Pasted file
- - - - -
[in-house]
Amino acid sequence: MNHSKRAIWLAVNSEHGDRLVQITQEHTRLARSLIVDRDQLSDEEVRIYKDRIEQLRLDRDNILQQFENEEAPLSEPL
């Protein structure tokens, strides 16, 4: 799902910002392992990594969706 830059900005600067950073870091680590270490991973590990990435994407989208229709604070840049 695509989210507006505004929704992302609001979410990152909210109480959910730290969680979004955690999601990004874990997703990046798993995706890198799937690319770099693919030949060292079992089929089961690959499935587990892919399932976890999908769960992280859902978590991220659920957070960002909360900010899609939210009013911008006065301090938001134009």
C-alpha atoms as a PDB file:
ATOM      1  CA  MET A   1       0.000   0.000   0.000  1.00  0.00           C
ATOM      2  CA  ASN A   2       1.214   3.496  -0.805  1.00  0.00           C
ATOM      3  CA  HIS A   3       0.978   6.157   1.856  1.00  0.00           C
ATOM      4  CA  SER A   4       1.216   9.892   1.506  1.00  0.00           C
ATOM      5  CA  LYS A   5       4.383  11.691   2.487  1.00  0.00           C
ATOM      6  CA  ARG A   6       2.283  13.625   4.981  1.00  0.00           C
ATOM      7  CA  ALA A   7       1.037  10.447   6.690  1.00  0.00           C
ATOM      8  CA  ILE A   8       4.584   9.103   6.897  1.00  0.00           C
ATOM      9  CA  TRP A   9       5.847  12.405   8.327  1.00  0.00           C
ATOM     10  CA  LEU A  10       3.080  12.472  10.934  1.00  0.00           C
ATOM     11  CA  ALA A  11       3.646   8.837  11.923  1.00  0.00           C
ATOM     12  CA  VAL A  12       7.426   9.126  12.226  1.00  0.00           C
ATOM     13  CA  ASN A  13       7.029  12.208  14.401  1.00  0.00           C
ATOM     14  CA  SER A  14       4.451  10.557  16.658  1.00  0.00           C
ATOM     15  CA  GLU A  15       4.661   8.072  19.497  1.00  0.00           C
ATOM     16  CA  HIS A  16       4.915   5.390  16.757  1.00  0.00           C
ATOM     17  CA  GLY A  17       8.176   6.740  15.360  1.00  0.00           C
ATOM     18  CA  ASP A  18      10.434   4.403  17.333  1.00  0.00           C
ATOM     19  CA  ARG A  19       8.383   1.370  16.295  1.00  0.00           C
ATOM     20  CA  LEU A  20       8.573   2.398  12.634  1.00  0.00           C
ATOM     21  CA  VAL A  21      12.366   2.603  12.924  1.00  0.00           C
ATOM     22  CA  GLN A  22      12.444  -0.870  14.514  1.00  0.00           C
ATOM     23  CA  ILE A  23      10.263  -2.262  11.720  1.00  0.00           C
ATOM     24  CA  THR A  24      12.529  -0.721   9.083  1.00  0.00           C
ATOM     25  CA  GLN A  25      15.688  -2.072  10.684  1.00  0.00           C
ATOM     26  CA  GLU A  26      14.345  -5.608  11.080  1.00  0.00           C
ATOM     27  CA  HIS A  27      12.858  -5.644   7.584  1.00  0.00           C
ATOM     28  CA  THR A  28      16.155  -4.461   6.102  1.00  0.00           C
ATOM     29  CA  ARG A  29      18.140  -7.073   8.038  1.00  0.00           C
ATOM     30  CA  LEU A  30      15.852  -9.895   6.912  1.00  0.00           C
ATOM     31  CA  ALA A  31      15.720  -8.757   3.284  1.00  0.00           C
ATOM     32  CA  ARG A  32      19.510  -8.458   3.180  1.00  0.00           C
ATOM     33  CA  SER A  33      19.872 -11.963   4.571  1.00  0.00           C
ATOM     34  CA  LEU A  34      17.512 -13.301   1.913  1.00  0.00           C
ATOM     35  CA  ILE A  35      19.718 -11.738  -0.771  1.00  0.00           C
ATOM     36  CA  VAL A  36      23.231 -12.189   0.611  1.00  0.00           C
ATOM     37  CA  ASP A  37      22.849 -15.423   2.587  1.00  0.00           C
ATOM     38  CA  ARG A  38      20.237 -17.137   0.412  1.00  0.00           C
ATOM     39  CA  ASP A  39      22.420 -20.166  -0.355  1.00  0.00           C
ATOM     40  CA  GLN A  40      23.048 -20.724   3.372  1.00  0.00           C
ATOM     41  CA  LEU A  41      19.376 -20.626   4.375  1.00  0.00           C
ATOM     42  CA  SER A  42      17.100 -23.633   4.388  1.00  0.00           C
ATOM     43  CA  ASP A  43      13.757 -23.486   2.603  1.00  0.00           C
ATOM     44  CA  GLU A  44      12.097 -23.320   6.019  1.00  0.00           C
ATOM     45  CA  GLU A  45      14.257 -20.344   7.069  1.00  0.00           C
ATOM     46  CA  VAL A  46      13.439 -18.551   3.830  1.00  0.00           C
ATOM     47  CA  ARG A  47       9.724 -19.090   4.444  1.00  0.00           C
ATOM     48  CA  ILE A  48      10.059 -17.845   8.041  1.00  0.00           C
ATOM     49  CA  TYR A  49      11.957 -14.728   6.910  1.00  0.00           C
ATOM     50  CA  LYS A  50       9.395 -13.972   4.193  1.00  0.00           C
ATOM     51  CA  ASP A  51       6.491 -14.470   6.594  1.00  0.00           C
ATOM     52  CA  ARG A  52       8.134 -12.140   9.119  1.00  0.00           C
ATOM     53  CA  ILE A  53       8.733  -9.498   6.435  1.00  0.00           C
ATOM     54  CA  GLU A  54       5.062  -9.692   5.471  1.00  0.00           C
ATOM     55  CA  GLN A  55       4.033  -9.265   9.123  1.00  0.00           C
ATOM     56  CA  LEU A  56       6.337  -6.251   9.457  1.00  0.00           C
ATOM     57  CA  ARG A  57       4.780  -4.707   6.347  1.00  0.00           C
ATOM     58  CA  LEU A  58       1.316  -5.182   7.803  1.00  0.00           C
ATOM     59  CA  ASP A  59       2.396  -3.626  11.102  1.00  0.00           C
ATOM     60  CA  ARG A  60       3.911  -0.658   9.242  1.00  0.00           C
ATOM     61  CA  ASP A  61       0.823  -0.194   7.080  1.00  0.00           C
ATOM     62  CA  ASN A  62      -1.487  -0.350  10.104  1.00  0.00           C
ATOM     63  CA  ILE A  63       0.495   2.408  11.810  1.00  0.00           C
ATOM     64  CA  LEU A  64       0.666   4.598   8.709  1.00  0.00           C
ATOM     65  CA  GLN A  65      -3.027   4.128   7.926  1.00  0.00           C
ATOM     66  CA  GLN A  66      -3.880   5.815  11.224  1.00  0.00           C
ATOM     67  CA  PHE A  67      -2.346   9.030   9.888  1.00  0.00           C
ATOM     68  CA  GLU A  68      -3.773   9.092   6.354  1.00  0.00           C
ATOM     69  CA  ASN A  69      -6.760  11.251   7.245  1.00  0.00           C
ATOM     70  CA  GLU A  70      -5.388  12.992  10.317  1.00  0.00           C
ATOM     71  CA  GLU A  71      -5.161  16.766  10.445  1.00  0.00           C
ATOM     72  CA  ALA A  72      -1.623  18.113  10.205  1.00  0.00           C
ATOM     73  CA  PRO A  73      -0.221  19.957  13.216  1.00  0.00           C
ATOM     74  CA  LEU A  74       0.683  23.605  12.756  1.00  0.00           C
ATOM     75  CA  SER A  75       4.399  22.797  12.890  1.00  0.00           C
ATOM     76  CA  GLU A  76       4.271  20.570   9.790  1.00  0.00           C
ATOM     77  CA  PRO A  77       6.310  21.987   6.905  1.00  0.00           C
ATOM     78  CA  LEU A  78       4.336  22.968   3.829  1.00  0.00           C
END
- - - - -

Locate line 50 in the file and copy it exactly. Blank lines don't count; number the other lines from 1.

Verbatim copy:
ATOM     46  CA  VAL A  46      13.439 -18.551   3.830  1.00  0.00           C